At the inaugural Laureus World Sports Awards ceremony in 2000, Nelson Mandela said: “Sport has the power to change the world. It has the power to inspire. It has the power to unite people in a way that little else does. Sport can awaken hope where there was previously only despair.”
Fourteen years later, the proceeds from the event continue to underpin the work of the Laureus Sport for Good Foundation which has raised more than €55m to fund more than 100 projects that continue to improve the lives of more than 1.5 million young people around the world.
The nominations are drawn from a ballot of journalists from 97 countries. The winners are selected by a secret ballot of the 46-strong Laureus Academy and will receive their silver Cartier-designed statuettes in Rio on 11 March 2013.
Sportsman of the year
Usain Bolt, Jamaica, won Olympic gold in 100 and 200m plus 4x100m relay
Mo Farah, UK, won Olympic gold in 5,000 and 10,000m
Lionel Messi, Argentina, FC Barcelona soccer star scored 86 goals in 2012
Michael Phelps, US, became most decorated Olympian with 22 swimming medals
Sebastian Vettel, Germany, won third straight F1 World Championship
Bradley Wiggins, UK, won Tour de France and gold in Olympic time trial
Sportswoman of the year
Jessica Ennis, UK, won Olympic gold in heptathlon
Allyson Felix, US, won Olympic gold in 200m plus 4x100m and 4x400m relay
Missy Franklin, US, won four Olympic golds and a bronze in the pool
Shelly-Ann Fraser-Pryce, Jamaica, defended her 100m Olympic title
Lindsey Vonn, US, won fourth overall skiing World Cup in five years
Serena Williams, US, won Wimbledon, US Open and two Olympic golds
Team of the year
China Olympic table tennis team, won four gold and two silver medals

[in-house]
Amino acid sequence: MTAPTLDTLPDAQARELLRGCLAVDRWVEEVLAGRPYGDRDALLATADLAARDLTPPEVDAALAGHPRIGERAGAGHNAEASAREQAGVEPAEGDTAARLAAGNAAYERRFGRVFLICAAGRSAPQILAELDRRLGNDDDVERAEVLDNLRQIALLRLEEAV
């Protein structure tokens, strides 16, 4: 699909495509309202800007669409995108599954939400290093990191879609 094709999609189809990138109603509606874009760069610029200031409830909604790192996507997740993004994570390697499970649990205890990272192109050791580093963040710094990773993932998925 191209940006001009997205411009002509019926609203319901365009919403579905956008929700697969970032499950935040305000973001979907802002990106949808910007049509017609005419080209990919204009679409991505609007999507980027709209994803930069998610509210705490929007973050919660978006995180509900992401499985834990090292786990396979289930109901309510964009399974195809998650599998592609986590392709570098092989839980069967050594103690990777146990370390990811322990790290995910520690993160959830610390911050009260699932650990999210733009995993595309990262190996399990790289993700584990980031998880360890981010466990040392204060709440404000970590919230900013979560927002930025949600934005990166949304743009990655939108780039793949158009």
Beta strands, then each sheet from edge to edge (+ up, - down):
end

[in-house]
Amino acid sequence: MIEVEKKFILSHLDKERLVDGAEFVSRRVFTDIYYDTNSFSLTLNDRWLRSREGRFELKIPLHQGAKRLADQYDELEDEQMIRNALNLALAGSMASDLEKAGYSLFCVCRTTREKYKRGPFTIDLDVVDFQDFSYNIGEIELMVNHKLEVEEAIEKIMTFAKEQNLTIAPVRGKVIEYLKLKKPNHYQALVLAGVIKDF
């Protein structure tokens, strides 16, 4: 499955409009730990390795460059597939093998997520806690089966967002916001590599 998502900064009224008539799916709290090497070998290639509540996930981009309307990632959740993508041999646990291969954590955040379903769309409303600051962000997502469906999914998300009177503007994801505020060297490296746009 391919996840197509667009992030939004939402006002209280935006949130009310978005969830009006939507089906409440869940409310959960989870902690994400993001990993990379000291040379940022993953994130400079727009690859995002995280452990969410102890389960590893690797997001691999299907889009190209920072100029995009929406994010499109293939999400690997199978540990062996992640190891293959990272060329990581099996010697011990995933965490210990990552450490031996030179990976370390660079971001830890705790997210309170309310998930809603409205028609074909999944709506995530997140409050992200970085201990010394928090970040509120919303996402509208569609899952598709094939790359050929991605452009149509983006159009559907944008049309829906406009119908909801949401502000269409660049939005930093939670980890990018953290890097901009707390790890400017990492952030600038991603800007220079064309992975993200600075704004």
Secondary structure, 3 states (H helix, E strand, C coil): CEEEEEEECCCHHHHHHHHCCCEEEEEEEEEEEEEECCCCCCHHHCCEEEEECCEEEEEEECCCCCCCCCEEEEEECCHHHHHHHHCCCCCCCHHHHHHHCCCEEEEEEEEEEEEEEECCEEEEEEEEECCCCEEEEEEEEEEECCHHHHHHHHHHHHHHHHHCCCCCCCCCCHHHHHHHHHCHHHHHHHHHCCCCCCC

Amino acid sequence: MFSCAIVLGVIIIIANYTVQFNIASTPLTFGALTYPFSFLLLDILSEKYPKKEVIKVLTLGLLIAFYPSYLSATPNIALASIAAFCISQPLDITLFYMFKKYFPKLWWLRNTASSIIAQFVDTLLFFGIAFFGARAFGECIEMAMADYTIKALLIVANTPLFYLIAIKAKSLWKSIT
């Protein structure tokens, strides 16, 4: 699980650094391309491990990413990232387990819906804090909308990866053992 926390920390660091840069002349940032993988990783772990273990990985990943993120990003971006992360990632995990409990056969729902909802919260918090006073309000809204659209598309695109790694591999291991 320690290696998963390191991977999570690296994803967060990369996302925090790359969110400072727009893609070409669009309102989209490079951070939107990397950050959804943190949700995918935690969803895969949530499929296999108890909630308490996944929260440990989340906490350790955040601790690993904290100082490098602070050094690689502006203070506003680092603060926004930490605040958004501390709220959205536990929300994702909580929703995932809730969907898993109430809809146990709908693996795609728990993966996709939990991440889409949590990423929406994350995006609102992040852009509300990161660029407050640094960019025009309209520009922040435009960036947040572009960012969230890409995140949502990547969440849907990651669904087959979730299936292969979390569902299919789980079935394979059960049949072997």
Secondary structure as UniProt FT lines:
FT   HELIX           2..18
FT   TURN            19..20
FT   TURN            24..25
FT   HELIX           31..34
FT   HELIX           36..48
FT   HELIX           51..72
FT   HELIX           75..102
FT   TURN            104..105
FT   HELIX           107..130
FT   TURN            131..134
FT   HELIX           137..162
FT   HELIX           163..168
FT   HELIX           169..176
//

European Ryder Cup team beat US team after shock final-day comeback
Miami Heat, US, won a second NBA title in franchise history
Red Bull F1 team, Austria, won third straight Constructors Championship
Spain men’s soccer team, won European Championship to add to 2010 World Cup and Euro 2008 titles
US men’s basketball team, won 14th Olympic gold medal
Laureus world breakthrough of the year
Yannick Agnel, France, won two golds and a silver, aged 20, in first Olympics
Gabby Douglas, US, first female to win Olympic individual and team all-around gold in gymnatics
Kirani James, aged 19, won Grenada’s first-ever Olympic medal, the 400m gold
Andy Murray, UK, won first Grand Slam at US Open plus Olympic gold and silver
Neymar, Brazil, scored his 100th goal at age 20
Ye Shiwen, China, aged 16, won Olympic 200m and 400m individual medley swimming golds
Laureus world comeback of the year
Tirunesh Dibaba, Ethiopia, won Olympic 10,000m after 16-month injury
Ernie Els, S Africa, won golf’s Open 10 years after his previous Major
European Ryder Cup team, turned around match on final day to beat US 14½–13½
Anna Meares, Australia, won Olympic gold four years after breaking her neck in a cycle crash
Felix Sanchez, Dominican Republic, aged 34, won Olympic gold in the 400m hurdles, eight years after first in Athens
Germany men’s Olympic rowing eight won Olympic gold for first time since 1988
Sportsperson of the year with a disability
Patrick Anderson, Canada, came out of retirement to win wheelchair basketball Olympic gold
Johanna Benson won Namibia’s first-ever gold medal in T37 200m
Daniel de Faria Dias, Brazil, won six Paralympic golds, all in world records
Alan Fonteles Oliveira, Brazil, beat Oscar Pistorius to win Paralympic T44 200m gold
David Weir, UK, won four Paralympic golds in wheelchair racing
Alex Zanardi, Italy, won two golds and a silver in hand cycling
Action Sportsperson of the year TBD after World Surfing Championships